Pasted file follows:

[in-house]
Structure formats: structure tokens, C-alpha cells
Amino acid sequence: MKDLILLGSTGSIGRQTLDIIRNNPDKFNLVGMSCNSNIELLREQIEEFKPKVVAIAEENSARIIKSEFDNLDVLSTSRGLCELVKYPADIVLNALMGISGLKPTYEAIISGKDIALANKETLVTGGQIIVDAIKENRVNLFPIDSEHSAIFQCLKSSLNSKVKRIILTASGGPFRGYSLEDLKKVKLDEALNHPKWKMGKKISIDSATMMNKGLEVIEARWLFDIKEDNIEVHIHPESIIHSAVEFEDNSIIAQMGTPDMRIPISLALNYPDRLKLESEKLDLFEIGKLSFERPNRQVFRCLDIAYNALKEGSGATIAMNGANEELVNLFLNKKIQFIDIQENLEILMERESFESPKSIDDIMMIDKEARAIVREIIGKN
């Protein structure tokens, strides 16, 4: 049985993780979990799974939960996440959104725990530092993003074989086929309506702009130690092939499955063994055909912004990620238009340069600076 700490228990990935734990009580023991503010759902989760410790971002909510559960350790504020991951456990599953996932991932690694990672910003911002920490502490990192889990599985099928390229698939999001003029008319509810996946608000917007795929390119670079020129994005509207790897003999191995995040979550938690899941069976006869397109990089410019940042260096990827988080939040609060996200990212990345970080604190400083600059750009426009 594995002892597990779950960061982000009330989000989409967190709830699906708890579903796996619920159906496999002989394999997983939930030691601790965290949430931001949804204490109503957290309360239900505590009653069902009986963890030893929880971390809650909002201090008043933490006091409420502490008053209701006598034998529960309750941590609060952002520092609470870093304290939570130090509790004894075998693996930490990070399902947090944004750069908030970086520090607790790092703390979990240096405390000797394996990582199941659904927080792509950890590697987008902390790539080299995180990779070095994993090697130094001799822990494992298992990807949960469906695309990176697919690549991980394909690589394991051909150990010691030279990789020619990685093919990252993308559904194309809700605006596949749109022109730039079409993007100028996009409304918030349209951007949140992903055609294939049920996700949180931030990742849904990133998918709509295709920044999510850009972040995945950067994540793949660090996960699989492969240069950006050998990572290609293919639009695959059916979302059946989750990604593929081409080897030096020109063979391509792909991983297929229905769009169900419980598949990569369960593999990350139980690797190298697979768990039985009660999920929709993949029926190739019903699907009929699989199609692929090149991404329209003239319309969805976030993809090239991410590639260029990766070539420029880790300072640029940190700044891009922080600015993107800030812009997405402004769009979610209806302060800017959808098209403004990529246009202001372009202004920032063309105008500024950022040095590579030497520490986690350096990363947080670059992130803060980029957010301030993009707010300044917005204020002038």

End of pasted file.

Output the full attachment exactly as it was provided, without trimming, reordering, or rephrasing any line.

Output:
[in-house]
Structure formats: structure tokens, C-alpha cells
Amino acid sequence: MKDLILLGSTGSIGRQTLDIIRNNPDKFNLVGMSCNSNIELLREQIEEFKPKVVAIAEENSARIIKSEFDNLDVLSTSRGLCELVKYPADIVLNALMGISGLKPTYEAIISGKDIALANKETLVTGGQIIVDAIKENRVNLFPIDSEHSAIFQCLKSSLNSKVKRIILTASGGPFRGYSLEDLKKVKLDEALNHPKWKMGKKISIDSATMMNKGLEVIEARWLFDIKEDNIEVHIHPESIIHSAVEFEDNSIIAQMGTPDMRIPISLALNYPDRLKLESEKLDLFEIGKLSFERPNRQVFRCLDIAYNALKEGSGATIAMNGANEELVNLFLNKKIQFIDIQENLEILMERESFESPKSIDDIMMIDKEARAIVREIIGKN
């Protein structure tokens, strides 16, 4: 049985993780979990799974939960996440959104725990530092993003074989086929309506702009130690092939499955063994055909912004990620238009340069600076 700490228990990935734990009580023991503010759902989760410790971002909510559960350790504020991951456990599953996932991932690694990672910003911002920490502490990192889990599985099928390229698939999001003029008319509810996946608000917007795929390119670079020129994005509207790897003999191995995040979550938690899941069976006869397109990089410019940042260096990827988080939040609060996200990212990345970080604190400083600059750009426009 594995002892597990779950960061982000009330989000989409967190709830699906708890579903796996619920159906496999002989394999997983939930030691601790965290949430931001949804204490109503957290309360239900505590009653069902009986963890030893929880971390809650909002201090008043933490006091409420502490008053209701006598034998529960309750941590609060952002520092609470870093304290939570130090509790004894075998693996930490990070399902947090944004750069908030970086520090607790790092703390979990240096405390000797394996990582199941659904927080792509950890590697987008902390790539080299995180990779070095994993090697130094001799822990494992298992990807949960469906695309990176697919690549991980394909690589394991051909150990010691030279990789020619990685093919990252993308559904194309809700605006596949749109022109730039079409993007100028996009409304918030349209951007949140992903055609294939049920996700949180931030990742849904990133998918709509295709920044999510850009972040995945950067994540793949660090996960699989492969240069950006050998990572290609293919639009695959059916979302059946989750990604593929081409080897030096020109063979391509792909991983297929229905769009169900419980598949990569369960593999990350139980690797190298697979768990039985009660999920929709993949029926190739019903699907009929699989199609692929090149991404329209003239319309969805976030993809090239991410590639260029990766070539420029880790300072640029940190700044891009922080600015993107800030812009997405402004769009979610209806302060800017959808098209403004990529246009202001372009202004920032063309105008500024950022040095590579030497520490986690350096990363947080670059992130803060980029957010301030993009707010300044917005204020002038």